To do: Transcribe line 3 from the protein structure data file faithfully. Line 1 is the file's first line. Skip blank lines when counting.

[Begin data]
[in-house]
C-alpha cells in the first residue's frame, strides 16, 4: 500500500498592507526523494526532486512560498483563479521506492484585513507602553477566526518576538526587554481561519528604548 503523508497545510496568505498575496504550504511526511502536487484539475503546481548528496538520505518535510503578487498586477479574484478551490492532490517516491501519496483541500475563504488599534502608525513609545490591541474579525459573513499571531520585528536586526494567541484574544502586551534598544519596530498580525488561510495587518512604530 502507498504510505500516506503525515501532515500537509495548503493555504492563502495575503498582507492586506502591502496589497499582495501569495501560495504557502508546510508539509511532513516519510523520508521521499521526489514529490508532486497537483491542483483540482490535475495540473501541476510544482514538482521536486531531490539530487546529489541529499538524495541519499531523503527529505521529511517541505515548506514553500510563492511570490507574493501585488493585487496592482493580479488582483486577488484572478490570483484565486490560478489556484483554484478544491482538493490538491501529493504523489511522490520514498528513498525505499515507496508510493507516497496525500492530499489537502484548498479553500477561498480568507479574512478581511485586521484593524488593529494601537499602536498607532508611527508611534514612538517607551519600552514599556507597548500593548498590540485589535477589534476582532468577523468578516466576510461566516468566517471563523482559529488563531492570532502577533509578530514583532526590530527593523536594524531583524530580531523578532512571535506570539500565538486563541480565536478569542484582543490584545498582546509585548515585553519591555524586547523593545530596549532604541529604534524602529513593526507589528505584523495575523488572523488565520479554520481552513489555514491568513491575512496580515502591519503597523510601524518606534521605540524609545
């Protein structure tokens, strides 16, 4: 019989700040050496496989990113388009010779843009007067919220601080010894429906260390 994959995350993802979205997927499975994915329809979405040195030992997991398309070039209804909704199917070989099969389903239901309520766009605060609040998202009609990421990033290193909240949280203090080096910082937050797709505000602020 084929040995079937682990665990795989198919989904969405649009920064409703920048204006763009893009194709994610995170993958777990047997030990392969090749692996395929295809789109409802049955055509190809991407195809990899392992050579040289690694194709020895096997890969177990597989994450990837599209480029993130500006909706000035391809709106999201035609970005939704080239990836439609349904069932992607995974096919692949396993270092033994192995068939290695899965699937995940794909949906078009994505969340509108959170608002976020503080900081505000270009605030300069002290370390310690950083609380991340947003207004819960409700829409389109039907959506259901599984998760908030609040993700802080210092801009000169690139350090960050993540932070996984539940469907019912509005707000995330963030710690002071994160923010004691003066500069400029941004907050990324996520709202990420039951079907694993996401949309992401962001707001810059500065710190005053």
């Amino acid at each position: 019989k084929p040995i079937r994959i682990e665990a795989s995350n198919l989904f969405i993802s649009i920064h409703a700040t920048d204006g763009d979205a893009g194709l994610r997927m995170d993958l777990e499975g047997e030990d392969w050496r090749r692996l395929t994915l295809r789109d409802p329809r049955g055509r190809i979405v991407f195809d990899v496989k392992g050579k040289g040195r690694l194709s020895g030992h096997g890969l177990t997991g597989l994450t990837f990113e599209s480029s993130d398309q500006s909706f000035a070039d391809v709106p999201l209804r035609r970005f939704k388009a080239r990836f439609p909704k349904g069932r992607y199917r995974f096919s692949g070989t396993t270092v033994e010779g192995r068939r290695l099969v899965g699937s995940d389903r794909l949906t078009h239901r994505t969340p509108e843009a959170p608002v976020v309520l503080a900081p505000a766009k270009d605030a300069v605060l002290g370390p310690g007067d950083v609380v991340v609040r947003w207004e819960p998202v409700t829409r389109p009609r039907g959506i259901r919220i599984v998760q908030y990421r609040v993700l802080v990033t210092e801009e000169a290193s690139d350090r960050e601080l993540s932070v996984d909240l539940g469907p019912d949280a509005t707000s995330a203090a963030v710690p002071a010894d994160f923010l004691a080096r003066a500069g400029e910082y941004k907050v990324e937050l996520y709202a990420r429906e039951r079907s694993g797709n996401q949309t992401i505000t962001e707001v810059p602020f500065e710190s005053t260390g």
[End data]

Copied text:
């Protein structure tokens, strides 16, 4: 019989700040050496496989990113388009010779843009007067919220601080010894429906260390 994959995350993802979205997927499975994915329809979405040195030992997991398309070039209804909704199917070989099969389903239901309520766009605060609040998202009609990421990033290193909240949280203090080096910082937050797709505000602020 084929040995079937682990665990795989198919989904969405649009920064409703920048204006763009893009194709994610995170993958777990047997030990392969090749692996395929295809789109409802049955055509190809991407195809990899392992050579040289690694194709020895096997890969177990597989994450990837599209480029993130500006909706000035391809709106999201035609970005939704080239990836439609349904069932992607995974096919692949396993270092033994192995068939290695899965699937995940794909949906078009994505969340509108959170608002976020503080900081505000270009605030300069002290370390310690950083609380991340947003207004819960409700829409389109039907959506259901599984998760908030609040993700802080210092801009000169690139350090960050993540932070996984539940469907019912509005707000995330963030710690002071994160923010004691003066500069400029941004907050990324996520709202990420039951079907694993996401949309992401962001707001810059500065710190005053």